In the mystical land Africa grew a beautiful tree called Baobab. Although tall and mighty, the Baobab was not satisfied with what it was and it complained to the Great Spirit who ruled the land, the wild open plains and the animals. The Baobab still wanted to be taller, have blossoms and fruits. At first the Great Spirit ignored the tree, but when the complaining continued the Great Spirit got tired, reached down from the heavens, yanked the tree out of the earth and stuffed it back into the ground with force upside down. All the animals on the great plains noticed this and were reminded of the power and omnipresence of the Great Spirit. After that the Baobab grew only leaves once a year. For nine months of the year it stayed leafless and it seemed like as if its roots are growing into the…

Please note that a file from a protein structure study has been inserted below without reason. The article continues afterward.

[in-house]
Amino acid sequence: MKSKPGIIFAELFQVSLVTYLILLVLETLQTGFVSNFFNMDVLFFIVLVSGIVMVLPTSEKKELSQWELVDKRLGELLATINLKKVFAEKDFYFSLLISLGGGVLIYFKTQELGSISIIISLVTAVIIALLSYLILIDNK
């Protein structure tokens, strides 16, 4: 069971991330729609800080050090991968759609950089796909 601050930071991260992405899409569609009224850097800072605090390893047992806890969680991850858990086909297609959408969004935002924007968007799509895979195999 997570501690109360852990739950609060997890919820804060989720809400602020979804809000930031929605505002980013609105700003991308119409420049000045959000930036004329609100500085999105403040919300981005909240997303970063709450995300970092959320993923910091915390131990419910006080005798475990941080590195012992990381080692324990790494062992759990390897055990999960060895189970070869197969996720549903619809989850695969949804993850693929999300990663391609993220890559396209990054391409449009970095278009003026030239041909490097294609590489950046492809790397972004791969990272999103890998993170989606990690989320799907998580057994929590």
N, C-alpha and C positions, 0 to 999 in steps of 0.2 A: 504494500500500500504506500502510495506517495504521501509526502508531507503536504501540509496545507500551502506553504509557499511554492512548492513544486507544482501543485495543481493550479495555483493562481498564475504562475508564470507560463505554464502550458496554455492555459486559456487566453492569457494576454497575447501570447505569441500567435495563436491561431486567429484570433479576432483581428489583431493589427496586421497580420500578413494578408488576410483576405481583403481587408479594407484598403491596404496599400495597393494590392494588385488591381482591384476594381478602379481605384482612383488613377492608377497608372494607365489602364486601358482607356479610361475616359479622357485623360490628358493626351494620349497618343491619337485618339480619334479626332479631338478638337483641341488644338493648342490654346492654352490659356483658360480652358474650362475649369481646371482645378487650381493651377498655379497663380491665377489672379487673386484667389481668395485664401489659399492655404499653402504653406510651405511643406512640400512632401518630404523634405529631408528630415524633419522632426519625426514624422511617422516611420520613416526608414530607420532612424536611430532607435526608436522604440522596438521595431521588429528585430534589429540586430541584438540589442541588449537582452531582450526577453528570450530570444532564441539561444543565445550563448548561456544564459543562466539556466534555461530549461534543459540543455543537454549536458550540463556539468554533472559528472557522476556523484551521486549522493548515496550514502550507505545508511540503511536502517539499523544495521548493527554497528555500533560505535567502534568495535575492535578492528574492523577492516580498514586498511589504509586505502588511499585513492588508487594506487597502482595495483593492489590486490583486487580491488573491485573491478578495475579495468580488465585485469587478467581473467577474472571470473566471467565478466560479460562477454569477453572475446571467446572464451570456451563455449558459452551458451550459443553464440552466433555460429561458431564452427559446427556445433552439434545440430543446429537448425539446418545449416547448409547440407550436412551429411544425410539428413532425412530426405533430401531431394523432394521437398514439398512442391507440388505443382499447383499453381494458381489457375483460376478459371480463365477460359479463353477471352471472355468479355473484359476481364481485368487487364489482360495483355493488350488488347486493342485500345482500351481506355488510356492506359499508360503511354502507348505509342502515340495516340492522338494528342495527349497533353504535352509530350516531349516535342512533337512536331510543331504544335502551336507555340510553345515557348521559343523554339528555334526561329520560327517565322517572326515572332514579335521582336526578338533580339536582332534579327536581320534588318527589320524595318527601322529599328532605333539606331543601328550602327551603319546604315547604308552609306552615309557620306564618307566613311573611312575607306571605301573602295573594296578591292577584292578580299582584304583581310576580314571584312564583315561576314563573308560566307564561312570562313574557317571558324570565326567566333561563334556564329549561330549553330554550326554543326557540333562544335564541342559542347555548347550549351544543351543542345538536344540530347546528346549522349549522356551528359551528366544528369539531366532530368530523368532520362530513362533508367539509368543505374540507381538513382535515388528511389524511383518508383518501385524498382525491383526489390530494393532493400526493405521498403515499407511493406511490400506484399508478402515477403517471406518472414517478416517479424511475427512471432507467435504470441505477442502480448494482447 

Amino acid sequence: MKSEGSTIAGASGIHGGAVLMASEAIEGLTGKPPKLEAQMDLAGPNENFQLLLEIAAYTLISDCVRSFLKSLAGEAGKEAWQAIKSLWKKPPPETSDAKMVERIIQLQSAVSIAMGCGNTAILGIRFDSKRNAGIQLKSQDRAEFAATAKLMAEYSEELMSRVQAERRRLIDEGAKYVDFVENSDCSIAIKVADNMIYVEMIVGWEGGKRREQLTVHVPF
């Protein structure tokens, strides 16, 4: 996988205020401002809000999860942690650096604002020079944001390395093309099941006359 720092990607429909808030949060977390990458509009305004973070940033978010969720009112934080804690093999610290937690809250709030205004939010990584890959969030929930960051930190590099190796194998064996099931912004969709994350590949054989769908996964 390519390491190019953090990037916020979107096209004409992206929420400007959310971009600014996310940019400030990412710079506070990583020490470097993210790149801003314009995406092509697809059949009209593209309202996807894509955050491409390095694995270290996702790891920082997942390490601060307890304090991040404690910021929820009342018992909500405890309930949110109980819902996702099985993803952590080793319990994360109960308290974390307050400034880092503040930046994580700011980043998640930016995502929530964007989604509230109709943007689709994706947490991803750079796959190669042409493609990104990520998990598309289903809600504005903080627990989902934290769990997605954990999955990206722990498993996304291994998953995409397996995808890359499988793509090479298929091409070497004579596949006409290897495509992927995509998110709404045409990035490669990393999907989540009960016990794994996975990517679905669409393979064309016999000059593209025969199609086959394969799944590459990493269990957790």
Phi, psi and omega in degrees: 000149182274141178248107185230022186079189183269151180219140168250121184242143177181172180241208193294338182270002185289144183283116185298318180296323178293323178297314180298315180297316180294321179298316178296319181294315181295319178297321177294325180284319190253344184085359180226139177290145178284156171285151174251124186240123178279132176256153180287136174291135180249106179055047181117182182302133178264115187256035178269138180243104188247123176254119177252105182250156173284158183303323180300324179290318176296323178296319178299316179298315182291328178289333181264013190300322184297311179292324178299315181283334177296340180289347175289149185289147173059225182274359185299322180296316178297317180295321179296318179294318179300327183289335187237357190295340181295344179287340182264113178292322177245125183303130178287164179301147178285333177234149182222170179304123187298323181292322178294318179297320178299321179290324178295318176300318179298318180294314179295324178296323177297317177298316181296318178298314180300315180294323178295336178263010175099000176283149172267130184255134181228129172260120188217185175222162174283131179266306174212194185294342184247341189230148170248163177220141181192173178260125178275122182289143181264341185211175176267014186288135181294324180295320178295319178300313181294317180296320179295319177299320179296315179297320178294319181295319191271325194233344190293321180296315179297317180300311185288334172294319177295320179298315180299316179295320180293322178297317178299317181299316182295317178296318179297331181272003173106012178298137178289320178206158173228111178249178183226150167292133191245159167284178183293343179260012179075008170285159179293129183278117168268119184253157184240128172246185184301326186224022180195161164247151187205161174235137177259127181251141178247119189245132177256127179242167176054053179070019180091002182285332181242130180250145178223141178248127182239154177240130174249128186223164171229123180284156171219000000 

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Livestock-wildlife coexistence tested in Laikipia, Kenya, with on-going drought and conflicts

ILRI Clippings

Masai tending his cattle, wildlife guard monitoring his White rhinoceros

Masai tending his cattle, wildlife guard monitoring his White rhinoceros (photo via Flickr/Alan Harper).

Cooperation is critical for coexistence in Laikipia, but achieving it will require the participation of cattle herders, landowners and the government.

‘The broad plains of Mugie, a huge estate on a high plateau northwest of Mount Kenya, are crisscrossed with cattle trails and the wildlife is mostly gone.

‘The knee-high grass remains, but not for long, manager Josh Perrett said.